PORTLAND, Ore. (TheStreet) -- If anyone in the movie industry is still wondering why the number of moviegoers is dropping, their lack of imagination is part of the problem.
The Motion Picture Association of America released its annual report on moviegoer demographics a few weeks back and, heading into blockbuster season, there are a few numbers the industry is just going to outright ignore. Last year, women were 52% of all moviegoers and bought half of all tickets sold.
Despite the fact women have been going to the movies in greater numbers since 2009, the annual Celluloid Ceiling survey released by Martha Lauzen, executive director of the Center for the Study of Women in Television and Film at San Diego State University, found that between 1998 and 2012 they've been less likely to direct (just 6% of all directors, down 3% from 1998), write (10%, down 5%) or edit (17%, down 3%). In the 500 top-grossing films released from 2007 to 2012, male actors outnumbered actresses 2.25 to 1.
If studios aren't addressing that demographic shift behind the scenes, it's little wonder they've been so lax in changing what moviegoers are seeing onscreen. The studios see $10.9 billion in box office receipts from last year that surpassed the $10.8 billion brought in during 2012. Never mind that the number of moviegoers actually dropped from 1.36 billion to 1.34 billion during that span: Warner Brothers, Sony, Universal, Fox, Lion's Gate and the rest still got theirs.
Just how long that male-dominated strategy will keep paying off is a bit more debatable. In the MPAAs analysis of the five top-grossing films of last year -- Iron Man 3, The Hunger Games: Catching Fire, Despicable Me 2, Man Of Steel and Monsters University -- there was a vast discrepancy in the audiences of the non-animated features. While women were only 40% of the audience for Man Of Steel and 42% of those who saw Iron Man 3, they made up 54% of those who came to see The Hunger Games: Catching Fire. Tony Stark and Kal-El have nothing on Katniss Everdeen.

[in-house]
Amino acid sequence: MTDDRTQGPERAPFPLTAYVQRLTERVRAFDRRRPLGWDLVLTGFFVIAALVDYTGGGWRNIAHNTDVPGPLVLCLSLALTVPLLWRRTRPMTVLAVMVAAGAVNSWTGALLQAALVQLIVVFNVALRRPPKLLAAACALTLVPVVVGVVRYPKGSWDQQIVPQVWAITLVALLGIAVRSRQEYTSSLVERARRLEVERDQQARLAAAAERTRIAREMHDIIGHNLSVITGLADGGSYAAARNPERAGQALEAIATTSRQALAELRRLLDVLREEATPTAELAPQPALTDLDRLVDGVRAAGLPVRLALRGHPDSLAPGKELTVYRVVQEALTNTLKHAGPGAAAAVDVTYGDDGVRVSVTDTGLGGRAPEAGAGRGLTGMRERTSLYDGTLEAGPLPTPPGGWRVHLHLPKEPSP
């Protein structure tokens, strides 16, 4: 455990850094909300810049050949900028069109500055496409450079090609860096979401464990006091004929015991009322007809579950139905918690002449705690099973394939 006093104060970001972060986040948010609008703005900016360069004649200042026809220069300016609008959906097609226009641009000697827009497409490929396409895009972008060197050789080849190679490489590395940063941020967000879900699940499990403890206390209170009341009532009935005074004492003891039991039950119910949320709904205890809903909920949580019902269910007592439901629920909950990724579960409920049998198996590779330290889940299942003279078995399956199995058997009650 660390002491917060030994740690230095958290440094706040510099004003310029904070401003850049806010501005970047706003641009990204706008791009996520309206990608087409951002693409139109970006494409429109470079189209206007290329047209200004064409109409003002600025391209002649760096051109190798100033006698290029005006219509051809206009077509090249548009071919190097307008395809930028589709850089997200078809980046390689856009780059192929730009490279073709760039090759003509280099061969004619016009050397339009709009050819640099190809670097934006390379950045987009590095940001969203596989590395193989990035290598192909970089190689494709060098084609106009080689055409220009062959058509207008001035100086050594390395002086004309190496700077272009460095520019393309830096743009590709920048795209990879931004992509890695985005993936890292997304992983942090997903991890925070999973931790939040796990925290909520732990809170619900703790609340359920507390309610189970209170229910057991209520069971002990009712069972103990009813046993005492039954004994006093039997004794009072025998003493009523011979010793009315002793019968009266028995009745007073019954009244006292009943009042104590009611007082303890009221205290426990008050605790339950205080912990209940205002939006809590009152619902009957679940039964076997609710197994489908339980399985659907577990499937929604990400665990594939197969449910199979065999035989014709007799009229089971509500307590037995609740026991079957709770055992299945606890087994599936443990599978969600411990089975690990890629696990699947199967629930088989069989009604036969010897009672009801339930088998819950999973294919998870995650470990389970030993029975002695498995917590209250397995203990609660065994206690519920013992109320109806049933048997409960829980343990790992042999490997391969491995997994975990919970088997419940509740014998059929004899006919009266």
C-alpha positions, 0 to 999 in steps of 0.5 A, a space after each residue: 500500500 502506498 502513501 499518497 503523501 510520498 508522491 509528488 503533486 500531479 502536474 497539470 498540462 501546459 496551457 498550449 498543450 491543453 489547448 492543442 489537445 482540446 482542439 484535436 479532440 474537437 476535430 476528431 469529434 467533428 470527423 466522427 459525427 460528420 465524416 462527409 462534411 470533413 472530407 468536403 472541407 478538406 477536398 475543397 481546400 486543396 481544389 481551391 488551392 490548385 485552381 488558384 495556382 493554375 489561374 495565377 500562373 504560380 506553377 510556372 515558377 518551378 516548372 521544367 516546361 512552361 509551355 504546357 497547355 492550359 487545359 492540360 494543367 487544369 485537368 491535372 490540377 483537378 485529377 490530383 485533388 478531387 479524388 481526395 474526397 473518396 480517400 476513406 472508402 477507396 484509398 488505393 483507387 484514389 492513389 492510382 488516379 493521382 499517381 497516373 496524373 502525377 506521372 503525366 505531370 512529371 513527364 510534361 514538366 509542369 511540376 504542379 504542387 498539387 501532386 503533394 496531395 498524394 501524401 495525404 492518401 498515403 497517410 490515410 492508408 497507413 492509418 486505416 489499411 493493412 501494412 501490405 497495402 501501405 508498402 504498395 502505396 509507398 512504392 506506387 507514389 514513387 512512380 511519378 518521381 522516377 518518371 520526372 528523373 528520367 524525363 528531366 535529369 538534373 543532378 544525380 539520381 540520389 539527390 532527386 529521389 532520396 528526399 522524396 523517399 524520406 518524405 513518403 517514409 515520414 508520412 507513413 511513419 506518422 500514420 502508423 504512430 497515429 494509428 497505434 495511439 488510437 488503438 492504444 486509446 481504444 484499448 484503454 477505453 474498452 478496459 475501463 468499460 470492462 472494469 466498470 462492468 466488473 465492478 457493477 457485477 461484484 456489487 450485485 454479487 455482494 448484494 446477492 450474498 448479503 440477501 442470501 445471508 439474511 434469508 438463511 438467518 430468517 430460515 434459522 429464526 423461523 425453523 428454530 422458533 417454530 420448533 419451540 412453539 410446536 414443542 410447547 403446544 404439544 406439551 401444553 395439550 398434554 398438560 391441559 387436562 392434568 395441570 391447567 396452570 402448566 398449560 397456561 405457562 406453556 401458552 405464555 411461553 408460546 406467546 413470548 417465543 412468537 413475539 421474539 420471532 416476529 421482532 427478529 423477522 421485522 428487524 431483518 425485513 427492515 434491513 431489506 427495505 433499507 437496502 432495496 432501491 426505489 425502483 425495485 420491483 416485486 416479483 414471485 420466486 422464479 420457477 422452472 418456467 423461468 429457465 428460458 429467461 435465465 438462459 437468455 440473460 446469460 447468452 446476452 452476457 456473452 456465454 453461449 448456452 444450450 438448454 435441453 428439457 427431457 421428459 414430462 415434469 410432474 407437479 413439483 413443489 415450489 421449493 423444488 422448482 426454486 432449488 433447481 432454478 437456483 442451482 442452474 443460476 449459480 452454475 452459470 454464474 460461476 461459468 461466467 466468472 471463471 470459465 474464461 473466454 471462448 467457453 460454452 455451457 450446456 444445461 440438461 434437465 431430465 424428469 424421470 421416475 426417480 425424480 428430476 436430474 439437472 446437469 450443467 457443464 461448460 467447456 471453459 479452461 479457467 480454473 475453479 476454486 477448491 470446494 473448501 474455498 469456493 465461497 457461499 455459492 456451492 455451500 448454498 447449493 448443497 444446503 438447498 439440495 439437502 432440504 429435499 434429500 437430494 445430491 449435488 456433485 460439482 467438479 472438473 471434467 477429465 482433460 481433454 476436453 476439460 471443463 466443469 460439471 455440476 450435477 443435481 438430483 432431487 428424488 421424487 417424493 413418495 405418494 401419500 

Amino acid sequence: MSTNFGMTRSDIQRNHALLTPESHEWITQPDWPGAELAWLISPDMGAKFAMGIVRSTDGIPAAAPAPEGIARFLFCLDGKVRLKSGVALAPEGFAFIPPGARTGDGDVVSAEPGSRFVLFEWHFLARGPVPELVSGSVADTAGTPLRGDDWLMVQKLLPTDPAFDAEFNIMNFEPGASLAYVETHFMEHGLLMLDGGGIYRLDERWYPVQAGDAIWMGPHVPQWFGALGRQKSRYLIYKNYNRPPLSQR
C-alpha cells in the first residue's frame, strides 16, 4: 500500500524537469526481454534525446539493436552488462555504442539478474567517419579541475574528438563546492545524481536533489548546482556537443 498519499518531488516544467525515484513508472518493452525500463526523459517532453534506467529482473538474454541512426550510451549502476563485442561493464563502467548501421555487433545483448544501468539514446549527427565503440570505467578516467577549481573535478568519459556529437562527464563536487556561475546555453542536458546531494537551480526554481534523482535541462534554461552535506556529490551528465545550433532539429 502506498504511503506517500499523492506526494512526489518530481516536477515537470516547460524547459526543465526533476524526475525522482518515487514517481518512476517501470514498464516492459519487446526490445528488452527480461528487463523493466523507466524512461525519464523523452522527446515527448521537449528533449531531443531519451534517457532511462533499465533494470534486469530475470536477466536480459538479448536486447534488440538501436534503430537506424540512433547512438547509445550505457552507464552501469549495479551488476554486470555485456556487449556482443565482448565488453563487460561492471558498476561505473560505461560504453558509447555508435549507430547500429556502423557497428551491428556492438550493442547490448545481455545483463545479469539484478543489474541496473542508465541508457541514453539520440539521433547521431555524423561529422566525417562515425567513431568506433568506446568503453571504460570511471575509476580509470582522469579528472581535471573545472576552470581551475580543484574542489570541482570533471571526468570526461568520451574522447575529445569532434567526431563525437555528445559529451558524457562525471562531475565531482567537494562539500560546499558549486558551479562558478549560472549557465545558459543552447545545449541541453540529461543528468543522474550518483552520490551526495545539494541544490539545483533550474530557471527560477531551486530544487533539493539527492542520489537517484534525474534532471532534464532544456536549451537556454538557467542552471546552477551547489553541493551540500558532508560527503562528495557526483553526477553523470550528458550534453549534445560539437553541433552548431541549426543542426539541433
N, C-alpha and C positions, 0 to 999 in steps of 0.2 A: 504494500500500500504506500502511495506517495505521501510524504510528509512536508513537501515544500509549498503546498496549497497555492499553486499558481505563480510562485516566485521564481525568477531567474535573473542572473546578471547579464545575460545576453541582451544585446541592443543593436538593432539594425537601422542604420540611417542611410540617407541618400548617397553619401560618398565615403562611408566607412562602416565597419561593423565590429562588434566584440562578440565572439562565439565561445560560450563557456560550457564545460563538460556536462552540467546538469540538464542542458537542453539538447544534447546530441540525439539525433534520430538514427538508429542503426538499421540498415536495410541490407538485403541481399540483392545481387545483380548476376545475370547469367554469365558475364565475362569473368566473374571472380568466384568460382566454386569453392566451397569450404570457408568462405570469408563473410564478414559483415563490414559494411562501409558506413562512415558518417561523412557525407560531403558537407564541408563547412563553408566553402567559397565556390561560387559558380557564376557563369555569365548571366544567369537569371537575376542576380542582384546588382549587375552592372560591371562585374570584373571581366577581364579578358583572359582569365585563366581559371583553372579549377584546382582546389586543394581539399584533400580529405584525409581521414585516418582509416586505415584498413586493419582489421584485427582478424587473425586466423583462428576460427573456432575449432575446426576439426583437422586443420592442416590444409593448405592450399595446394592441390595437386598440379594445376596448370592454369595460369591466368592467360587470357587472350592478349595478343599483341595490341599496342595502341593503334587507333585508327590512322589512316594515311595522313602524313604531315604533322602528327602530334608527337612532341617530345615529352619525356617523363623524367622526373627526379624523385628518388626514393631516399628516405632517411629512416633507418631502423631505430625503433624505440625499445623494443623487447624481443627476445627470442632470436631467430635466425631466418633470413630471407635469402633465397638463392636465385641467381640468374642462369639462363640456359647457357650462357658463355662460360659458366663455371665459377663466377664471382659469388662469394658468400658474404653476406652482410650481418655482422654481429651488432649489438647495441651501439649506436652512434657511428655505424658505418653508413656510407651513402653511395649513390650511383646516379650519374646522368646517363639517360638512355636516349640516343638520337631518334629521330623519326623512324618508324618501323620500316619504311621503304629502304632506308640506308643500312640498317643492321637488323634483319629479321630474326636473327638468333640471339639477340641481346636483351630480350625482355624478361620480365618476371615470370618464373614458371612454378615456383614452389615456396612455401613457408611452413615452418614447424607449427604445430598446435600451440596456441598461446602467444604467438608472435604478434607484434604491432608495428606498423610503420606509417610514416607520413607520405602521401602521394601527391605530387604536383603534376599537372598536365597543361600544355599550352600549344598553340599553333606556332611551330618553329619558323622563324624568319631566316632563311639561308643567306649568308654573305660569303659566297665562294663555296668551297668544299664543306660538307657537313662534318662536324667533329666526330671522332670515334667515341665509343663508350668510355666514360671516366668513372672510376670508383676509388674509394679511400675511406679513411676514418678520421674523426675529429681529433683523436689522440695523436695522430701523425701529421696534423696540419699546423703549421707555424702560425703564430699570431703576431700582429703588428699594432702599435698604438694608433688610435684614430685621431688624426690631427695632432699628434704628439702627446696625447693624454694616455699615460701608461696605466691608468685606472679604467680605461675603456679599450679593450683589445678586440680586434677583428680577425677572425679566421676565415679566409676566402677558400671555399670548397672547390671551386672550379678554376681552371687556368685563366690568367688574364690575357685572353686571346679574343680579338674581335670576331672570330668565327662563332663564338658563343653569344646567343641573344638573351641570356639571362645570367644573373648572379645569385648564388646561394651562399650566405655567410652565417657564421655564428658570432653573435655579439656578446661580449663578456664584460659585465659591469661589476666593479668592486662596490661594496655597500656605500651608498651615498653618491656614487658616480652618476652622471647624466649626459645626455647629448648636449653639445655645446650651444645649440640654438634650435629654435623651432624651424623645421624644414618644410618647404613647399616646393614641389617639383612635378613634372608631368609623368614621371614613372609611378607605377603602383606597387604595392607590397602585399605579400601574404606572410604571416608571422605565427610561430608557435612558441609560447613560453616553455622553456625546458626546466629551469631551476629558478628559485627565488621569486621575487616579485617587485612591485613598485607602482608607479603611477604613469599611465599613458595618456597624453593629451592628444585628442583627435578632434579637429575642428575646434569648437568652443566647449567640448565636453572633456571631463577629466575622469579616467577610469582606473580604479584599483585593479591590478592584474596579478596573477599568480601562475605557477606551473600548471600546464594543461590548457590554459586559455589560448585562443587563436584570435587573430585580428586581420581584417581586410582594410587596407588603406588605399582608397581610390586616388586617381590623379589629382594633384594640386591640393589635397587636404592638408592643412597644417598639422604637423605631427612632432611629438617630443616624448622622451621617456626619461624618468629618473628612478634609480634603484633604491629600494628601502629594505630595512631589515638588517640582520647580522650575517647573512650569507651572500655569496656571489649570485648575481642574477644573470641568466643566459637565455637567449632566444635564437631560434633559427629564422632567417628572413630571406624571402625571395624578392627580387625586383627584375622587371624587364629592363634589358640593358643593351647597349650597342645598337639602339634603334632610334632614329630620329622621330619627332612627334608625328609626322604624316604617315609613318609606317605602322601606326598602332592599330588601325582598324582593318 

But why pay attention to 52% of U.S. moviegoers -- womens' 50.8% share of the U.S. population -- when the money's coming in regardless? Why start casting more female leads and incorporating more prominent female characters when box office revenue has increased 17% in the past decade despite moviegoer numbers falling 11% during that same span?
Because jacking the average movie price up beyond last year's average of $8.13 only works so well when the number of movies being made by studios drops by 11% between 2012 and last year and almost 50% since 2006.
Besides, an appalling lack of diversity of any kind hasn't kept Hollywood from collecting. The number of African-American moviegoers increased 13% last year behind the strength of films including 12 Years A Slave and The Best Man Holiday, but also blockbusters including Man Of Steel, which drew an audience that was 12% African-American. While African-Americans make up 12% of the U.S. population, they buy 13% of all movie tickets. Hispanics, meanwhile, make up 25% of all moviegoers despite constituting just 17% of the U.S.
According to the 2014 Hollywood Diversity Report from the University of California at Los Angeles' Ralph S. Bunche Center For African-American Studies, 89.5% of the lead actors in Hollywood films in 2011 were white. Women fared little better, as 74.4% of leading roles that year were handed to men. More than 51% films featured a cast that was 90% white and nearly three-quarters of films had white actors filling at least four of every five roles -- despite the fact more diverse films generate a stronger return on investment.
Studios and casting agencies alike aren't about to change the status quo just because the MPAA's numbers show a demographic shift. The only numbers they tend to understand are the ones with $ in front of them. Showing up in greater numbers as males -- and white males, specifically -- stay home hasn't changed the face of Hollywood. Throwing that box office money behind the faces audiences would rather see just might.
-- Written by Jason Notte in Portland, Ore.
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